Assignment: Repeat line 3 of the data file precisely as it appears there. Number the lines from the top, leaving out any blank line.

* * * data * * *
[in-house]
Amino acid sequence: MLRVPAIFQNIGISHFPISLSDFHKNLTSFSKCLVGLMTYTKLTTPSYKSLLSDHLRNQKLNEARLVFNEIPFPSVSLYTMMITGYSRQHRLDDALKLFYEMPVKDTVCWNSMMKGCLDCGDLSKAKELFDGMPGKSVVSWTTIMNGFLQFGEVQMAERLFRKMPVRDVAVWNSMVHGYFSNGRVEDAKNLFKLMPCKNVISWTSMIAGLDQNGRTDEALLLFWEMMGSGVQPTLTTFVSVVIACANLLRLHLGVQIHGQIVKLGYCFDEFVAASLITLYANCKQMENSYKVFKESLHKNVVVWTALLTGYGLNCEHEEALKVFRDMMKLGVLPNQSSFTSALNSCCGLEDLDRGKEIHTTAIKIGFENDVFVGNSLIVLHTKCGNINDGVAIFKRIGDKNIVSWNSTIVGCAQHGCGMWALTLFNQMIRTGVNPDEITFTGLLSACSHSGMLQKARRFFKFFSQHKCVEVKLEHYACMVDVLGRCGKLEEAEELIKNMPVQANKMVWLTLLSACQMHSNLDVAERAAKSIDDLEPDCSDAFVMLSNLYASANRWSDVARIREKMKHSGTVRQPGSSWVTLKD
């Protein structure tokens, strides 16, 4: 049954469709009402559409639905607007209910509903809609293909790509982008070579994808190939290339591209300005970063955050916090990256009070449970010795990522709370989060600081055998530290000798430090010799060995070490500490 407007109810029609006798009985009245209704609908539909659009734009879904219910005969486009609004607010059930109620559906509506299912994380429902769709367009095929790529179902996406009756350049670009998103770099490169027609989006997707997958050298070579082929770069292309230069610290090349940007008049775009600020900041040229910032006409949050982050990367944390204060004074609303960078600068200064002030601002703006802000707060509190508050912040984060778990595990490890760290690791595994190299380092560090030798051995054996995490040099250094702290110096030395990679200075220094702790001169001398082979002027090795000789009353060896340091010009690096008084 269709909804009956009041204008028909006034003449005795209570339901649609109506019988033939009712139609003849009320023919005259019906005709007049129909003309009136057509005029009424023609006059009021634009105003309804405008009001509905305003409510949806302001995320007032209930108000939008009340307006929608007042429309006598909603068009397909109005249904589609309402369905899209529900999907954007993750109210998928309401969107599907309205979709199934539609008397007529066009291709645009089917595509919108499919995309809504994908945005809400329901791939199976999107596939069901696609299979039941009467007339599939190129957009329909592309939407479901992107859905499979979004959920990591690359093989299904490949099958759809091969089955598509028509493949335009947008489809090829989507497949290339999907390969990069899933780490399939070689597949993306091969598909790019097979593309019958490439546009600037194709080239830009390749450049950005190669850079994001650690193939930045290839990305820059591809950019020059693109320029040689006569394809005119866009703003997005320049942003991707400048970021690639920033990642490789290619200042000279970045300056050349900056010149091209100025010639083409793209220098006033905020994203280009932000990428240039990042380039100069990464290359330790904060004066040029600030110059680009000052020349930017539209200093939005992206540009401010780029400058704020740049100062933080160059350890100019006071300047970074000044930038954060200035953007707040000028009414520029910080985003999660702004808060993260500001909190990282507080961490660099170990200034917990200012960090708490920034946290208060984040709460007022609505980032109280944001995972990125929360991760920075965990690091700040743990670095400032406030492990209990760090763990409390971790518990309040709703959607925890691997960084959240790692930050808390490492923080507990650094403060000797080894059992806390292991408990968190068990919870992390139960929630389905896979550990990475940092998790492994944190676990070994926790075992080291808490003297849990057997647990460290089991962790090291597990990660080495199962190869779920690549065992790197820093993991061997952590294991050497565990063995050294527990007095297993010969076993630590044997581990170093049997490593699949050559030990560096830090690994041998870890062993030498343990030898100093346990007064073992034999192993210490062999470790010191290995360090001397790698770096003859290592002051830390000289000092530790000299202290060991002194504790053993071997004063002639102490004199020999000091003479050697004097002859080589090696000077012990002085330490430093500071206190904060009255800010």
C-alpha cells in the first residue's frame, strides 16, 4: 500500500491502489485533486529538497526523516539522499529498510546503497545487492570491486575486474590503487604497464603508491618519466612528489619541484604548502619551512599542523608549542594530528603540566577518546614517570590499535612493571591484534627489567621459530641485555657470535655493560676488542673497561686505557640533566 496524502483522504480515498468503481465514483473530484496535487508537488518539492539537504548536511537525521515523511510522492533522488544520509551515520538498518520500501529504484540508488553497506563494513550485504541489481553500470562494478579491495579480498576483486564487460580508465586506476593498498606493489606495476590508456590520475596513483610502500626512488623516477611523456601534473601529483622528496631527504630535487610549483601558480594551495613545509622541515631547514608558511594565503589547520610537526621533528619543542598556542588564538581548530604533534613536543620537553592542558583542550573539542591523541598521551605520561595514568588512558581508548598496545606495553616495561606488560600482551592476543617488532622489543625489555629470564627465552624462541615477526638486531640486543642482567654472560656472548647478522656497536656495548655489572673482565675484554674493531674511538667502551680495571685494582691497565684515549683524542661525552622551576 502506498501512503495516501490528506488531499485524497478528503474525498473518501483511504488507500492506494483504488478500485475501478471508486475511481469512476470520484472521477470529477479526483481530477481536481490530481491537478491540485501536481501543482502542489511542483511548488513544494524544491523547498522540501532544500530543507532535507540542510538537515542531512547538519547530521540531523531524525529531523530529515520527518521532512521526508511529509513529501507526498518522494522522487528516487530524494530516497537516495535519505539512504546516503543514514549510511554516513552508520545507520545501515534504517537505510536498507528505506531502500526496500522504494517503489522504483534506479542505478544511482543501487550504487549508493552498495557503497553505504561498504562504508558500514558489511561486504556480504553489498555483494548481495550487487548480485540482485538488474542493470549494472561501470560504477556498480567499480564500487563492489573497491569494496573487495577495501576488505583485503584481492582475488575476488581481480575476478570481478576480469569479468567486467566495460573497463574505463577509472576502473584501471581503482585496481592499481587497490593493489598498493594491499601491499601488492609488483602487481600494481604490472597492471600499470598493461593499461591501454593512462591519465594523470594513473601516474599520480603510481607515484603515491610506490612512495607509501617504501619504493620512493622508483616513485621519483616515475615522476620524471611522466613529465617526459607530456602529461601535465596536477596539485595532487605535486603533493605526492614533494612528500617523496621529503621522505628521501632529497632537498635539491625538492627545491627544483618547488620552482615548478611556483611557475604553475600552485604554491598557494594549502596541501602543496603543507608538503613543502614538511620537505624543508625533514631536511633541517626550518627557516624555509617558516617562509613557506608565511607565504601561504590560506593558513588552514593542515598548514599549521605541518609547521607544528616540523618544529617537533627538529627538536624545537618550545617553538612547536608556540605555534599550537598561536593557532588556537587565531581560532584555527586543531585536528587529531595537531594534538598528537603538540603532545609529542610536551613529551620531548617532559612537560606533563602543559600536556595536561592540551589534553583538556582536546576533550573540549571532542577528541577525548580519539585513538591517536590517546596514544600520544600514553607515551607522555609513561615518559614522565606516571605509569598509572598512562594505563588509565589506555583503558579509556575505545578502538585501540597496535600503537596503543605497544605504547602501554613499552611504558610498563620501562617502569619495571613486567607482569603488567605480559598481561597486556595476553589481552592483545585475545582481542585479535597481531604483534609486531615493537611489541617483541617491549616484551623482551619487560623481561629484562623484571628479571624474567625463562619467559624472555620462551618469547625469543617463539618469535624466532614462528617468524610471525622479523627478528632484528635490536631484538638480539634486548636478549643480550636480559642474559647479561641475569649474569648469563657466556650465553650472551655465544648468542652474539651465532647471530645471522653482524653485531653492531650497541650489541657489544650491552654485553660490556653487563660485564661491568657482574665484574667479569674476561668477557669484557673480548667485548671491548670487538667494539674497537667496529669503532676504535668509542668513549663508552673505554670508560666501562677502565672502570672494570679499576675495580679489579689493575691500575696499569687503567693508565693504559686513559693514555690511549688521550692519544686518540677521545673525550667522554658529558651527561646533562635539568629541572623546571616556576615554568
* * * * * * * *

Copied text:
């Protein structure tokens, strides 16, 4: 049954469709009402559409639905607007209910509903809609293909790509982008070579994808190939290339591209300005970063955050916090990256009070449970010795990522709370989060600081055998530290000798430090010799060995070490500490 407007109810029609006798009985009245209704609908539909659009734009879904219910005969486009609004607010059930109620559906509506299912994380429902769709367009095929790529179902996406009756350049670009998103770099490169027609989006997707997958050298070579082929770069292309230069610290090349940007008049775009600020900041040229910032006409949050982050990367944390204060004074609303960078600068200064002030601002703006802000707060509190508050912040984060778990595990490890760290690791595994190299380092560090030798051995054996995490040099250094702290110096030395990679200075220094702790001169001398082979002027090795000789009353060896340091010009690096008084 269709909804009956009041204008028909006034003449005795209570339901649609109506019988033939009712139609003849009320023919005259019906005709007049129909003309009136057509005029009424023609006059009021634009105003309804405008009001509905305003409510949806302001995320007032209930108000939008009340307006929608007042429309006598909603068009397909109005249904589609309402369905899209529900999907954007993750109210998928309401969107599907309205979709199934539609008397007529066009291709645009089917595509919108499919995309809504994908945005809400329901791939199976999107596939069901696609299979039941009467007339599939190129957009329909592309939407479901992107859905499979979004959920990591690359093989299904490949099958759809091969089955598509028509493949335009947008489809090829989507497949290339999907390969990069899933780490399939070689597949993306091969598909790019097979593309019958490439546009600037194709080239830009390749450049950005190669850079994001650690193939930045290839990305820059591809950019020059693109320029040689006569394809005119866009703003997005320049942003991707400048970021690639920033990642490789290619200042000279970045300056050349900056010149091209100025010639083409793209220098006033905020994203280009932000990428240039990042380039100069990464290359330790904060004066040029600030110059680009000052020349930017539209200093939005992206540009401010780029400058704020740049100062933080160059350890100019006071300047970074000044930038954060200035953007707040000028009414520029910080985003999660702004808060993260500001909190990282507080961490660099170990200034917990200012960090708490920034946290208060984040709460007022609505980032109280944001995972990125929360991760920075965990690091700040743990670095400032406030492990209990760090763990409390971790518990309040709703959607925890691997960084959240790692930050808390490492923080507990650094403060000797080894059992806390292991408990968190068990919870992390139960929630389905896979550990990475940092998790492994944190676990070994926790075992080291808490003297849990057997647990460290089991962790090291597990990660080495199962190869779920690549065992790197820093993991061997952590294991050497565990063995050294527990007095297993010969076993630590044997581990170093049997490593699949050559030990560096830090690994041998870890062993030498343990030898100093346990007064073992034999192993210490062999470790010191290995360090001397790698770096003859290592002051830390000289000092530790000299202290060991002194504790053993071997004063002639102490004199020999000091003479050697004097002859080589090696000077012990002085330490430093500071206190904060009255800010």